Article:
Knowing the Risks
As you think about the strategy for your globalization project, keep in mind that any payroll project has inherent risk, including the risk that pay will be impacted at the employee level; data is not secured adequately; country requirements for taxation, benefits, and pension may not be met; and employees will not be supportive. Spend the time documenting your risks and creating a mitigation plan as part of your strategy. You will be glad you did.
The next step in the process is readiness, which not only includes knowing how prepared your company is for payroll globalization, but how to assess your company’s readiness.
For instance, do you have multiple policies per country due to acquisitions or local changes? What is your ability to harmonize those policies? Although difficult, you can operate a global payroll with multiple country policies but the more you harmonize items such as benefits, time away, absence, etc., the easier it will be to set up your payroll. Creating a document for each country with each policy you have will help determine how to move forward. Your legal team should also be engaged to help where there may be a statutory reason to have multiple policies for certain countries or populations of employees within a country.
Process of Payroll Globalization
What is the current state of your processes? If you are currently in a localized and decentralized model and plan to change, you will need all local processes to be documented so that you can standardize as much as possible. How mature is your process in each country? The longer you have done payroll in a country the more mature the process should be.
Having the right people on your team and the technology in place will help ensure your organization can successfully navigate the payroll globalization process. Your staff may have to meet certain language requirements or maybe you’re staffed to support multiple countries. It’s important to assess your team and determine where you need to add skills and what level will be needed. You may find that you lack skills to cover particular countries, so as you build your team, make sure to incorporate the business strategy requirements for new countries and potentially add new languages.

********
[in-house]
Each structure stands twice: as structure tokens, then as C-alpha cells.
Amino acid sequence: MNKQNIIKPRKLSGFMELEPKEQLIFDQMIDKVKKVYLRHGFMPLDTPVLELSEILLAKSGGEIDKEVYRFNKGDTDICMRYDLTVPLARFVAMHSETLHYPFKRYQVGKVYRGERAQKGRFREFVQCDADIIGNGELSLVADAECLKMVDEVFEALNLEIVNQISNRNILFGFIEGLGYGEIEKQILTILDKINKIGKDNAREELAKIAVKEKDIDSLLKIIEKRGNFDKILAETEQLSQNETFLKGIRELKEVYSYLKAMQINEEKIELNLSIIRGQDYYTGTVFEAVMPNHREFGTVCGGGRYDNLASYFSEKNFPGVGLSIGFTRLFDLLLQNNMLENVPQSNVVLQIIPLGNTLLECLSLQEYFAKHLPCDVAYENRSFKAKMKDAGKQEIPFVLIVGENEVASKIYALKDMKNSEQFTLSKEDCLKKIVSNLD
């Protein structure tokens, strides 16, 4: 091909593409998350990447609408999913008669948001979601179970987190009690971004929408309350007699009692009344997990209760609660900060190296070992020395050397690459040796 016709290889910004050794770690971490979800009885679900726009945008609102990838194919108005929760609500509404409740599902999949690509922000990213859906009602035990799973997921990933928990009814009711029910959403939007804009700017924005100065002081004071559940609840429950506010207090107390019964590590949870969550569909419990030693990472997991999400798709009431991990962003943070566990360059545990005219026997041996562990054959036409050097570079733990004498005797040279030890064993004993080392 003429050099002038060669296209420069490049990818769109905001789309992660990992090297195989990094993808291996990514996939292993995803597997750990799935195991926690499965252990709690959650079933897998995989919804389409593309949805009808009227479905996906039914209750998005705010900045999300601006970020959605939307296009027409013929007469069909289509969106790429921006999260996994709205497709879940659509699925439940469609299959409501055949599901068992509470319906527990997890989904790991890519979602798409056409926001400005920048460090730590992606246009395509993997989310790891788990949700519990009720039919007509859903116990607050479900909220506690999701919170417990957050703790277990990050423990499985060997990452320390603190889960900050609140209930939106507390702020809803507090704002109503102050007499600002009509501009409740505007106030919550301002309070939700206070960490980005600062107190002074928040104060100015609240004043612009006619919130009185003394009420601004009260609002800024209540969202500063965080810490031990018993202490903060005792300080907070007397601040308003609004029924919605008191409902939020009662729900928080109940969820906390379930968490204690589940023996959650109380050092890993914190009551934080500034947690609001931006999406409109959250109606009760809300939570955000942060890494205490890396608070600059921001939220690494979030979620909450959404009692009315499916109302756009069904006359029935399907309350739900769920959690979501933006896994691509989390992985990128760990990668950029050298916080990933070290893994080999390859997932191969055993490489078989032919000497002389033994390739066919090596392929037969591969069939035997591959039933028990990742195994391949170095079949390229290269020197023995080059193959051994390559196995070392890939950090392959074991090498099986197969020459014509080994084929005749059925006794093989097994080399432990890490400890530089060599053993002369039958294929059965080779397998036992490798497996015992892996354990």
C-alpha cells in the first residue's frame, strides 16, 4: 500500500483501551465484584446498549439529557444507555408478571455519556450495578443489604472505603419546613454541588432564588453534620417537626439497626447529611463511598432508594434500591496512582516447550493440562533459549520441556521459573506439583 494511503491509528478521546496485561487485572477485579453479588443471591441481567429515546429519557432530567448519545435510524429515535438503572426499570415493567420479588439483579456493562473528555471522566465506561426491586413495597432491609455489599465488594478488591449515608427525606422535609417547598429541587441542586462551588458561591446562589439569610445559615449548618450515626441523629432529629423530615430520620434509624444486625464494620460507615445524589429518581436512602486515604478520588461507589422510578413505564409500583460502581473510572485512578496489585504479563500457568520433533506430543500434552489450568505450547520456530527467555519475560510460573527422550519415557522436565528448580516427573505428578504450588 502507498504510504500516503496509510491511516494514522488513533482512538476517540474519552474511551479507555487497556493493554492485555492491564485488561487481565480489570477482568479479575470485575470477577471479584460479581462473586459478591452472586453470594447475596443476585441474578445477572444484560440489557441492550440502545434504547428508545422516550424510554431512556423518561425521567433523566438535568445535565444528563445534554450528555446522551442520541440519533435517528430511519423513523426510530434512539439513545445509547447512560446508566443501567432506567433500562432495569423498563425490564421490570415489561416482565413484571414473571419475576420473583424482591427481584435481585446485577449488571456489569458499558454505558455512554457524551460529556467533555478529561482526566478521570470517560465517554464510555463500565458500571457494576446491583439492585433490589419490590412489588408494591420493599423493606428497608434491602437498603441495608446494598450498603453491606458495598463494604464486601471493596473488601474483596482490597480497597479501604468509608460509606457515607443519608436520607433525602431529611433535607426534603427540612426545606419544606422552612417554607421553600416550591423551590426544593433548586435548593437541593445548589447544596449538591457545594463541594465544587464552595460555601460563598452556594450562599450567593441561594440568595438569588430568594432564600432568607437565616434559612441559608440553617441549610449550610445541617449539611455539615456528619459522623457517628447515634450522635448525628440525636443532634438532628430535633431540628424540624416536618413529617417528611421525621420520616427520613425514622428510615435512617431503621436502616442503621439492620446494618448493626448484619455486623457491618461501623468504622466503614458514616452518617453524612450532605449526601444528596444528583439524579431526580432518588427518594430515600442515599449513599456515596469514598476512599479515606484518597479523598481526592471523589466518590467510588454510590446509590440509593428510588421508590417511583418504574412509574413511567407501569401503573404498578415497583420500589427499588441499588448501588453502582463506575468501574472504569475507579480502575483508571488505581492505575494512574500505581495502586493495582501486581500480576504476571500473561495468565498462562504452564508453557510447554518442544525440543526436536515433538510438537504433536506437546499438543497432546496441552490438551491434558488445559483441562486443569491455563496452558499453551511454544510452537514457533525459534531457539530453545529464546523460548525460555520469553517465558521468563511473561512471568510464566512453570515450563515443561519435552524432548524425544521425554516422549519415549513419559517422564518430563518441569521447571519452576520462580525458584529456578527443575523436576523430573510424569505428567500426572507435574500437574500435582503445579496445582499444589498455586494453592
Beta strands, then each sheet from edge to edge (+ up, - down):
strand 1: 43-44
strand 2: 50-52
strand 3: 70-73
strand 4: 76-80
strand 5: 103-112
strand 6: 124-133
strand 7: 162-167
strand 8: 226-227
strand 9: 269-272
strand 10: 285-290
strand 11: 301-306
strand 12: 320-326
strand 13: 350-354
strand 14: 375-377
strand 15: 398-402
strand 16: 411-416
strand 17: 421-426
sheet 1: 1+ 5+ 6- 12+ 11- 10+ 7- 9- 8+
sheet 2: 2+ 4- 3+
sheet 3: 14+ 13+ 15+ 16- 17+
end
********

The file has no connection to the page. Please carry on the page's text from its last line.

What is your current payroll technology and HCM technology? Is your globalization journey driven by a technology change or are you trying to retrofit your current platform? Globalization began as a technology play but has since transitioned to include payroll services. Technology and how you use it will become a major driver in your planning and ability to execute your vision. As you think about your readiness for change, be sure to review your technical ability to change your current process, add additional elements to your system, and potentially add more complex calculations.
Doing the Right Thing
The most important part of payroll globalization is doing what is right for your company. There isn’t a one-size-fits-all strategy for payroll or services. What works for a company of 300,000 employees may not work for one that has 30,000 employees. Lastly, understand that it’s a journey, not a destination.
Deveri Stines is Executive Director of Payroll & Time Operations at JP Morgan Chase & Co.